United States Attorney Announces Americans with Disabilities Act Restaurant Initiative
COLUMBIA— United States Attorney Beth Drake announced today that the U.S. Attorney’s Office is reviewing selected restaurants in Greenville to ensure that the restaurants provide the access required by the Americans with Disabilities Act of 1990 (the “ADA”). The review stems from the Department of Justice’s Congressionally-mandated responsibility to ensure compliance with the ADA.
Federal law prohibits discrimination on the basis of disability by the owners and operators of places of public accommodation, which include restaurants, hotels, theatres, and other establishments. The ADA requires that these facilities be “designed, constructed, and altered in compliance with the accessibility standards established” by the ADA’s implementing regulations. The ADA also requires the U.S. Department of Justice to investigate places of public accommodation and undertake periodic review of compliance with the ADA, and to bring civil enforcement actions to obtain compliance and penalties as appropriate.
As part of this review, restaurant owners are first asked to complete a survey regarding the restaurant’s accessibility. A Department of Justice investigator may then visit the selected restaurants to evaluate ADA compliance. If the site visit reveals ADA noncompliance, the U.S. Attorney’s Office will notify the owners and operators. The Department of Justice generally pursues voluntary compliance measures first. It may, however, commence a civil lawsuit in federal court if necessary. It does so, for example, in cases that involve a pattern or practice of discrimination or that raise issues of general public importance.
U.S. Attorney Drake noted that, “The ADA secures for people with disabilities access to our communities and the services that will allow them like every other American to reach their potential and be a contributing member of our society. Imagine, if you will, what life would be like if you could not get into a grocery store or a school or government office, or in this case, eat at a restaurant.” Drake added that the ADA is a critical tool in ensuring that people living with disabilities have access to our communities. “We look forward to working with our restaurants. If any restaurants are noncompliant, we will work with them to bring them into compliance, so that the entire community can enjoy their facilities.”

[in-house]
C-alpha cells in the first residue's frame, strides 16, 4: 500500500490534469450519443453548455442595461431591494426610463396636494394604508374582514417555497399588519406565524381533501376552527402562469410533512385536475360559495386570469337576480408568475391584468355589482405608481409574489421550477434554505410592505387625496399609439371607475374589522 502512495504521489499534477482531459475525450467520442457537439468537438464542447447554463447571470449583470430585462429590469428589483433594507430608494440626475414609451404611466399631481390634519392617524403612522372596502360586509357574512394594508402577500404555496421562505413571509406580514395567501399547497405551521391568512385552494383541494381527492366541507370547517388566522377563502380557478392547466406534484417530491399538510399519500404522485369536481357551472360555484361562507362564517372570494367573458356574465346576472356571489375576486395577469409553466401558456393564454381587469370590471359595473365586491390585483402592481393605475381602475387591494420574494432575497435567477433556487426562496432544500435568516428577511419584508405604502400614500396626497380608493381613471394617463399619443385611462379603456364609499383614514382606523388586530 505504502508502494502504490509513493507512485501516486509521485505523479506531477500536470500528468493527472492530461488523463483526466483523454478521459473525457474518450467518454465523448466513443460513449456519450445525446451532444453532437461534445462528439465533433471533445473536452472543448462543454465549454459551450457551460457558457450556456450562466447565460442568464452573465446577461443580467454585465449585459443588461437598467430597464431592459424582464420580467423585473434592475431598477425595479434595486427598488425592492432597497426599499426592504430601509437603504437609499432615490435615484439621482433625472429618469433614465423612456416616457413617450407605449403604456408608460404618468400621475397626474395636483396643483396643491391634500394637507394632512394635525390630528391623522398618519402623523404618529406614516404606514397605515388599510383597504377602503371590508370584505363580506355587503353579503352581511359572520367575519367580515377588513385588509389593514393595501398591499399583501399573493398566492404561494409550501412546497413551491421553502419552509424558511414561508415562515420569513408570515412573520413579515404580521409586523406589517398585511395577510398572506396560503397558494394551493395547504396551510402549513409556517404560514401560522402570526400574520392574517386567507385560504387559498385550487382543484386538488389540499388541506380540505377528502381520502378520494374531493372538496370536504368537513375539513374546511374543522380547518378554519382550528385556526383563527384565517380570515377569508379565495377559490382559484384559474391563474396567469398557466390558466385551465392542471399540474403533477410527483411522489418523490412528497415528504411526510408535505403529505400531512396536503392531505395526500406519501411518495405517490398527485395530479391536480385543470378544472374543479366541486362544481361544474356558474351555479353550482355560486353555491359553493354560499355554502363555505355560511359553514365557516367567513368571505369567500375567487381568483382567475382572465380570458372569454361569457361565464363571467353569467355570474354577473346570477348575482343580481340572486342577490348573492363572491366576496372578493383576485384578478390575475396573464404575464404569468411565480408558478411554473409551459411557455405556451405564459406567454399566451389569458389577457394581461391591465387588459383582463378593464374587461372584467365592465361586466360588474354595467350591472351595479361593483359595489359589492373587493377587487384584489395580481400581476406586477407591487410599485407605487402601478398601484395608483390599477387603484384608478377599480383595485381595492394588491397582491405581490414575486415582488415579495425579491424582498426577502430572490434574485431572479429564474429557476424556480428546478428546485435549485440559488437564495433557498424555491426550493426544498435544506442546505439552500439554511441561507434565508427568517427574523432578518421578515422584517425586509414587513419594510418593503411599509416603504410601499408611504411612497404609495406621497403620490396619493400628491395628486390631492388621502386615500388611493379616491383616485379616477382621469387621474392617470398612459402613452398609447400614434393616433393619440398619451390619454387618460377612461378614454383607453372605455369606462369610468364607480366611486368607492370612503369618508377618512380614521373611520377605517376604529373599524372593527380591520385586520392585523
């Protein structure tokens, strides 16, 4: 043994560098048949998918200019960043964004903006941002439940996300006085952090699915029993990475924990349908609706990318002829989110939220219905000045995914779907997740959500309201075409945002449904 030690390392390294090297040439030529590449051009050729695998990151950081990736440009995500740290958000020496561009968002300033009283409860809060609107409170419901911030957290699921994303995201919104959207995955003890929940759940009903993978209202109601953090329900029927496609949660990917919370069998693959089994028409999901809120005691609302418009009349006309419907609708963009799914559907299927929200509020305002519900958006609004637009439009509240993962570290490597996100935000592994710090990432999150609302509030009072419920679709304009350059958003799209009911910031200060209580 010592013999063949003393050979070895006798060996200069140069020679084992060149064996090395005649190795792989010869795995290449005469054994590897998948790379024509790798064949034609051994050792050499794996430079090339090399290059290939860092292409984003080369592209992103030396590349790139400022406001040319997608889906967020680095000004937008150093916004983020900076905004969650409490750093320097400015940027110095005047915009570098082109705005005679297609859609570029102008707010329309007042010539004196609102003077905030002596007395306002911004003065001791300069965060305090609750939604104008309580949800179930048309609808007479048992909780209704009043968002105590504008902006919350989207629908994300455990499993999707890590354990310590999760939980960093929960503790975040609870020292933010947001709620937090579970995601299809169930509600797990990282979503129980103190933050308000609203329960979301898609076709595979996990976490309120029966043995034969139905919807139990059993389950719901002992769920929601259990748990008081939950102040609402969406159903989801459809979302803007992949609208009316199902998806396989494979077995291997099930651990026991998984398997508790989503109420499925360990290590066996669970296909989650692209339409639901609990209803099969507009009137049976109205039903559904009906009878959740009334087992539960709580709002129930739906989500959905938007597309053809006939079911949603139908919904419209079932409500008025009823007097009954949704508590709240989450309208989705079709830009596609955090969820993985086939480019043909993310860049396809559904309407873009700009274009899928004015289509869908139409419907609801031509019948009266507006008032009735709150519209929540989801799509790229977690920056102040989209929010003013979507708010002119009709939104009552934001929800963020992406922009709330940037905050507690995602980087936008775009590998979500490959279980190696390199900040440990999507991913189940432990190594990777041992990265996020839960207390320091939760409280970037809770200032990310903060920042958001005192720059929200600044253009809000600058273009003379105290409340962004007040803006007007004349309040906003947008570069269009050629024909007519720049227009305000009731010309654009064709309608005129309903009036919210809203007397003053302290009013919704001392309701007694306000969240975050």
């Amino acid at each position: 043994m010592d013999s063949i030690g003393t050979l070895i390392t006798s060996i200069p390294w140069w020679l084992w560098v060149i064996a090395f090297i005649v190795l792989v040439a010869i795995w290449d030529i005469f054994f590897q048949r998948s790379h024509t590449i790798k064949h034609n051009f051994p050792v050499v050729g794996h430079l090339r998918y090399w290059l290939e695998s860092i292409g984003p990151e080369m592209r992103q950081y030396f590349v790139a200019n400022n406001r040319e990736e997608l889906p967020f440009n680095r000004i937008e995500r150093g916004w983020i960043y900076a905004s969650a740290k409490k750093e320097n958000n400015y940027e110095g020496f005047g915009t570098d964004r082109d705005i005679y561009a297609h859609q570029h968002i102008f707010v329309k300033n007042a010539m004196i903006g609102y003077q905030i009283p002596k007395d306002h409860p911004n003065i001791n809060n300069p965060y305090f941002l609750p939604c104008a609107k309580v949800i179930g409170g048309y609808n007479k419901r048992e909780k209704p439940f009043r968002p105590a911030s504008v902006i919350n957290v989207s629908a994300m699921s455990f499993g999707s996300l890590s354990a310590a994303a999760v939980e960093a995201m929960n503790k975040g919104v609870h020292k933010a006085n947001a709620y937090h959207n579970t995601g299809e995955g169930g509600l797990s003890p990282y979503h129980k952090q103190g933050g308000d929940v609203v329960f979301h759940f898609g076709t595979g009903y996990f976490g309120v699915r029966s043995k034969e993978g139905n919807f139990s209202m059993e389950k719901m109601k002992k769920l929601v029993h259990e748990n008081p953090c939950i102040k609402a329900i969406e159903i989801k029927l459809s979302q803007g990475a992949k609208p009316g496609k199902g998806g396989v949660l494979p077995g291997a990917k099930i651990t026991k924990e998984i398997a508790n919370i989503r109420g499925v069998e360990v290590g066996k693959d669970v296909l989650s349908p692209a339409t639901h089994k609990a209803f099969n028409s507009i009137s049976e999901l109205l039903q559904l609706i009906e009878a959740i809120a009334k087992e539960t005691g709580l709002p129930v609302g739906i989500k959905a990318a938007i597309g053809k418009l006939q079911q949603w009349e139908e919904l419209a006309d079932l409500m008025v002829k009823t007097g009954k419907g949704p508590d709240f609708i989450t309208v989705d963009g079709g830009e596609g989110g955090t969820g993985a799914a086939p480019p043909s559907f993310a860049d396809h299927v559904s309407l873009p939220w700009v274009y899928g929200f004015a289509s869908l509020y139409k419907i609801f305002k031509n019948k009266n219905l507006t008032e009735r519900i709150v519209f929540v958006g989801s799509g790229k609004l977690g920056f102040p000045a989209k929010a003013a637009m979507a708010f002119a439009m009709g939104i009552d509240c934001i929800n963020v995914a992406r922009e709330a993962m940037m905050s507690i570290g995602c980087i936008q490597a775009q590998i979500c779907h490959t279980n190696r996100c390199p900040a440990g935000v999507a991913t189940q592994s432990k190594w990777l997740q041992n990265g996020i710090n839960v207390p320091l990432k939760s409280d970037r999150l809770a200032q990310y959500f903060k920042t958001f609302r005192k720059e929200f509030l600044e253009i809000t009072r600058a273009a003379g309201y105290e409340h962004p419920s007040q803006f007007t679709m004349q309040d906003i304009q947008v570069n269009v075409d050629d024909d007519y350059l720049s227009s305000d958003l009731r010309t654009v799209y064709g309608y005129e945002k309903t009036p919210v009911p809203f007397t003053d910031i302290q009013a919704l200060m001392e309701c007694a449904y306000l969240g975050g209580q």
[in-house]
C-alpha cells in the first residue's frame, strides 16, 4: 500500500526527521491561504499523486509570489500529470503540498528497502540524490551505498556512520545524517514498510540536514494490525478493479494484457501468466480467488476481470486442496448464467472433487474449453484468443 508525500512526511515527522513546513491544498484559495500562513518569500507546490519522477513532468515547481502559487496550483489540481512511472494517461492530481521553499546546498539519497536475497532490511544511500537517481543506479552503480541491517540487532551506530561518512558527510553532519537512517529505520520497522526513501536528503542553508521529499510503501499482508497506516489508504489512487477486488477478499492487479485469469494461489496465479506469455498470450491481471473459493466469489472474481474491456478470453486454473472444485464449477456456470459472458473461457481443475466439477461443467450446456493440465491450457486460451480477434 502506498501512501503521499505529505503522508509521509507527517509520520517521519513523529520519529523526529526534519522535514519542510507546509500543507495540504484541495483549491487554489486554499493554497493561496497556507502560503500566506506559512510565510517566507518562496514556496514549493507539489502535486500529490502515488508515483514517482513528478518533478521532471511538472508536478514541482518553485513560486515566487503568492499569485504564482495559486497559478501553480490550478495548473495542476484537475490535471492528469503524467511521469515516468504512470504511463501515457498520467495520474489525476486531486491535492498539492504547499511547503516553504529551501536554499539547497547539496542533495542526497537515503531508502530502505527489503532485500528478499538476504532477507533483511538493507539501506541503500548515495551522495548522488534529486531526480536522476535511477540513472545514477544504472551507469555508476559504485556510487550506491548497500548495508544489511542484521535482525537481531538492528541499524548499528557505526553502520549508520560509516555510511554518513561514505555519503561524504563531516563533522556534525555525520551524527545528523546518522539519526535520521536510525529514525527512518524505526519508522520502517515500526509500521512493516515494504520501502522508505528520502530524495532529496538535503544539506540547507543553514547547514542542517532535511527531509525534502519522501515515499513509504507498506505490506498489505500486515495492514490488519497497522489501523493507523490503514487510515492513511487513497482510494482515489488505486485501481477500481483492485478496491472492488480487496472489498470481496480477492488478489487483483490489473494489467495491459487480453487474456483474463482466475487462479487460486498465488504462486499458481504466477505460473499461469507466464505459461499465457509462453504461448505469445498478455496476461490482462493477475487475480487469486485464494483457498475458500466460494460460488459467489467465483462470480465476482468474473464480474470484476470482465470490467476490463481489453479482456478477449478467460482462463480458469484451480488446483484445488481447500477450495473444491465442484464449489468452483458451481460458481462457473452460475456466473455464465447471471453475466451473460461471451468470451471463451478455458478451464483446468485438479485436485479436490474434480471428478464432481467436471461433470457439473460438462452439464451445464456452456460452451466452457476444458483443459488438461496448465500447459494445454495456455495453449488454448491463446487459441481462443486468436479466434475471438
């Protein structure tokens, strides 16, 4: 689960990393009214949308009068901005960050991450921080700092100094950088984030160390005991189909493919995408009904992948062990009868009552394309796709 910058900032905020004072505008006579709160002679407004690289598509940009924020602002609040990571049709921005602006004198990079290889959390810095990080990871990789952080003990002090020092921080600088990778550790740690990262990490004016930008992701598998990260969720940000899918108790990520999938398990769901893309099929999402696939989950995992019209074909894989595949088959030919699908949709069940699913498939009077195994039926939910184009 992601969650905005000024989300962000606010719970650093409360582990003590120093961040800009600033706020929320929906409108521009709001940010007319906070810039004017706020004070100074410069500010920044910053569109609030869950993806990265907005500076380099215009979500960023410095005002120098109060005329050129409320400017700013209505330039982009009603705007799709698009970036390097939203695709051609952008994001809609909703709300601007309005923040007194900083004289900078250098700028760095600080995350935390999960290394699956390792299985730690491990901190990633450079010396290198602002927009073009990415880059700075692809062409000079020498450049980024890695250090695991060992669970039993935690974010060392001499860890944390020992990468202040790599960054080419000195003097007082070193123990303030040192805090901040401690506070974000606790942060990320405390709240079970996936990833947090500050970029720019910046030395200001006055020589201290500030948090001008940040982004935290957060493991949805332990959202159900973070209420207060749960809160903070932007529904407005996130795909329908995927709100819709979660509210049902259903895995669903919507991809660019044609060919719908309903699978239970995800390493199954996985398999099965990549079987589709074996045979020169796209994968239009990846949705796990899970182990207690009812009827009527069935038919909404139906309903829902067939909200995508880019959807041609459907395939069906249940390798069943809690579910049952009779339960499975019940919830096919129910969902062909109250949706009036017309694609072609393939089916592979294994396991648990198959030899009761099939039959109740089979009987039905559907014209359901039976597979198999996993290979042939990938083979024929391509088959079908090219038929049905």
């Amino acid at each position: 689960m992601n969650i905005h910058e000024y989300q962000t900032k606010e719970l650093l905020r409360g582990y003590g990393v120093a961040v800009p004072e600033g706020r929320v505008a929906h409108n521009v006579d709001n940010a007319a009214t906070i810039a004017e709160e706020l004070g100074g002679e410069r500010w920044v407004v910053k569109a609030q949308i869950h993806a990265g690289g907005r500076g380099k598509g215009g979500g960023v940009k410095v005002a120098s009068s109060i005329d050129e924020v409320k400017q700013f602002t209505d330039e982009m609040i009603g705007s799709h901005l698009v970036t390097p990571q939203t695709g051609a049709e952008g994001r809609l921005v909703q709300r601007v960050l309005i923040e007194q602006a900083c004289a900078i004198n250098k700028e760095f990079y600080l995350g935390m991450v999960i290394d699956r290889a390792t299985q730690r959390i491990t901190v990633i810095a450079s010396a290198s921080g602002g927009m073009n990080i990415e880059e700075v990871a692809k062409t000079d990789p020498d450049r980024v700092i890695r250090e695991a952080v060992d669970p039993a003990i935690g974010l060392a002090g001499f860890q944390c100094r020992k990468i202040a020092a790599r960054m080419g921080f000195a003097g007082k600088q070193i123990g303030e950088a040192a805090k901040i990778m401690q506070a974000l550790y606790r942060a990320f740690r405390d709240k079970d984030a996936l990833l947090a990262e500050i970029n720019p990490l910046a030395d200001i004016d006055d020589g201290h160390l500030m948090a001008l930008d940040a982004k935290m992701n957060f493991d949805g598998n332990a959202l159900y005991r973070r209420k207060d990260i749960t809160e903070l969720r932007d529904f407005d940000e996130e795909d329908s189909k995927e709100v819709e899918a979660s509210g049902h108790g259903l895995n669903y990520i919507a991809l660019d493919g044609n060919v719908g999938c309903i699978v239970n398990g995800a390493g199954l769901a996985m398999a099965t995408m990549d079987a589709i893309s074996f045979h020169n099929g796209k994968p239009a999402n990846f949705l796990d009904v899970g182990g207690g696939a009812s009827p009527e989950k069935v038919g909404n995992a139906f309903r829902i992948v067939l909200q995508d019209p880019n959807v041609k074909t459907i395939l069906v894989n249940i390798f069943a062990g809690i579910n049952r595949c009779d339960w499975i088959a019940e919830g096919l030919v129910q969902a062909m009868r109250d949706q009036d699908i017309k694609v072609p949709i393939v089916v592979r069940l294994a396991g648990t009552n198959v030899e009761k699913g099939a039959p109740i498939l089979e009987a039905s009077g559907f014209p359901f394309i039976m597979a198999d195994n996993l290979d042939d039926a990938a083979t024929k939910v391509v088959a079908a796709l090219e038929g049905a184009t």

This initiative continues the U.S. Attorney’s Office and DOJ’s long commitment to enforcing the ADA, including: an agreement with the Richland County Election Board to ensure that Polling Places are ADA compliant; an agreement with the City of Columbia Police Department regarding treatment of arrestees who are deaf, and several ADA agreements with South Carolina municipalities as part of the DOJ project civic access.
The U.S. Attorney’s Office for the District of South Carolina enforces federal civil rights laws, including the Fair Housing Act, Equal Credit Opportunity Act, Religious Land Use and Institutionalized Persons Act, Servicemembers Civil Relief Act, Americans with Disabilities Act, Title VII of the Civil Rights Act of 1964, and the Uniformed Services Employment and Reemployment Rights Act. Civil remedies under these statutes include monetary penalties, injunctions, civil judgments and more.
To learn more about the ADA and other laws protecting the rights of people with disabilities, log on to www.ada.gov/ta-pubs-pg2.htm or call the Justice Department's toll-free ADA Information Line at (800) 514-0301 or (800) 514-0383 (TDD). The U.S. Attorney’s Office Civil Rights Program webpages are located at https://www.justice.gov/usao-sc/civil-rights.